Written by Alexis Gkantiragas

Covid-19 is the largest pandemic since the spanish flu, with over 3 million cases and over 200 thousand deaths at the time of writing (1). That is, according to reported figures. In reality, testing is scarce in many countries and testing the dead (post mortem) is not carried out routinely in all countries due to strains on health systems (2). As a result, both the number of cases, and the number of deaths, are likely to be an underestimate. Yet, having accurate data on the total number of cases and deaths is of the utmost importance when it comes to preparing for future pandemics. 

As such, once the smoke of this pandemic has cleared – the European Union would be expected to establish an investigation into the number of deaths and cases across its entire jurisdiction. It would be prudent to spend considerable time calculating and publishing official figures, given that individual member states will likely adopt different metrics, and these may be subject to politically motivated alteration. Furthermore, there are several clear ambiguities which should be standardised for. 

Firstly, is a positive test for SARS-CoV-2 post-mortem always to be counted as a covid-19 mortality? Clearly, if the individual has died in a car accident – this cannot be the case. Similarly, if a patient with terminal cancer dies and tests positive for the coronavirus, should this patient be counted in official death statistics? I would suggest that except in cases of obviously unrelated deaths, any positive test post-mortem should be regarded as a covid-19 induced death. While it is surely possible to die with covid-19 as opposed to because of it, it is likely to be, at the very least, a contributing factor. 

Similarly, are all deaths caused by covid-19 to be considered in the death statistics? Is a patient who dies due to lack of access to chemotherapy as a result of covid-19, to be counted in deaths statistics? I would argue that while this death would have been caused by the pandemic, it is not relevant from an epidemiological point of view. That is, it won’t help us better understand the virus or how to handle pandemics. So, while these figures should certainly be measured and published, they may not be relevant to include in official virus death statistics. By way of analogy, is a cancer patient who dies of seasonal flu to be counted as a cancer death, flu death or both?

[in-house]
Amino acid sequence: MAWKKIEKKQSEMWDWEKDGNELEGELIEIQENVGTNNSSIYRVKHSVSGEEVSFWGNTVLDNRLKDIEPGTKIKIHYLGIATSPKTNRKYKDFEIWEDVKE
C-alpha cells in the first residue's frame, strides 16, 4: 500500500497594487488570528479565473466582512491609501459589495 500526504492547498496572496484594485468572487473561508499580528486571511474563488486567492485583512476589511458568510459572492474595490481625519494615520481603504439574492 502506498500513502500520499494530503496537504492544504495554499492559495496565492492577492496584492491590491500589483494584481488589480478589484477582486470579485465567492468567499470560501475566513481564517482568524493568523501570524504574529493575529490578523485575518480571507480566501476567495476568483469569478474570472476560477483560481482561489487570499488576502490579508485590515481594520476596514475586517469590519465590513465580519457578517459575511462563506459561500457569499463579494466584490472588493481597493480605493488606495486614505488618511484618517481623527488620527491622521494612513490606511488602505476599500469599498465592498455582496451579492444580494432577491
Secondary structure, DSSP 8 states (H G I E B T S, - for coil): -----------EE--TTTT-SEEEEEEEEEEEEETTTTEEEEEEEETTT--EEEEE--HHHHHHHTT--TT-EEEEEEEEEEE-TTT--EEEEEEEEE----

Secondly, if each member state has adopted different frequency of testing – how can the total number of cases be estimated? While Iceland adopted a system of random testing, the United Kingdom was until fairly recently primarily only testing those admitted to hospital (3). I would tentatively suggest that testing of active cases will not be particularly useful for comparing across jurisdictions. These should instead be calculated based on the number of deaths, or in studies randomly testing members of the general public. 

A particularly useful way of measuring death rates and subsequently, total case numbers, might be to find areas where almost all the population has gotten covid-19. For example, if randomised testing in a small-town yield 80% or so positive tests, then calculating the mortality rate based upon the total deaths in that area might be a useful way to generate an accurate impression of death rates. 

Finally, there is the issue of post-mortem testing itself. Should everyone who dies within the pandemic period be tested? I would argue that anybody who was presenting with symptoms prior to their death should be tested. There has been a great deal of heterogeneity in the way this disease has manifested itself – so it is probably best to test unless there is no reason at all to suspect covid-19 as the killer. If testing kits themselves are in short supplies, these could be conducted retrospectively from the patient’s frozen blood samples. 

It is worth noting that this is by no means an exhaustive list of the issues we will encounter with death and case statistics. Therefore, it is essential that these statistics, and the accompanying raw data itself, is made publicly available to have as many expert eyes to critically analyse it as possible. Another factor to consider is that if official data is not made available, misinformation is liable to fill the void. 

While for those scared right now or following the news closely, it may seem as if this pandemic will never end, there will be a day when we have to reckon with the devastation wrought by this virus. When that day comes, we must have a concrete plan for how to dissect, analyse and disseminate the results.


References

Coronavirus COVID-19 (2019-nCoV) [Internet]. [cited 2020 May 5]. Available from: https://gisanddata.maps.arcgis.com/apps/opsdashboard/index.html#/bda7594740fd40299423467b48e9ecf6

Mega M. Post-mortems no longer required for those who die of coronavirus in Scotland – Daily Record [Internet]. Daily Record. 2020 [cited 2020 May 5]. Available from:https://www.dailyrecord.co.uk/news/scottish-news/post-mortem-delays-set-up-21849347 

Bjarnason, E. (2020). Iceland Has Tested 13% of Its Entire Population for Coronavirus. Here’s What Health Authorities Found. TIME. Retrieved 9 May 2020, from.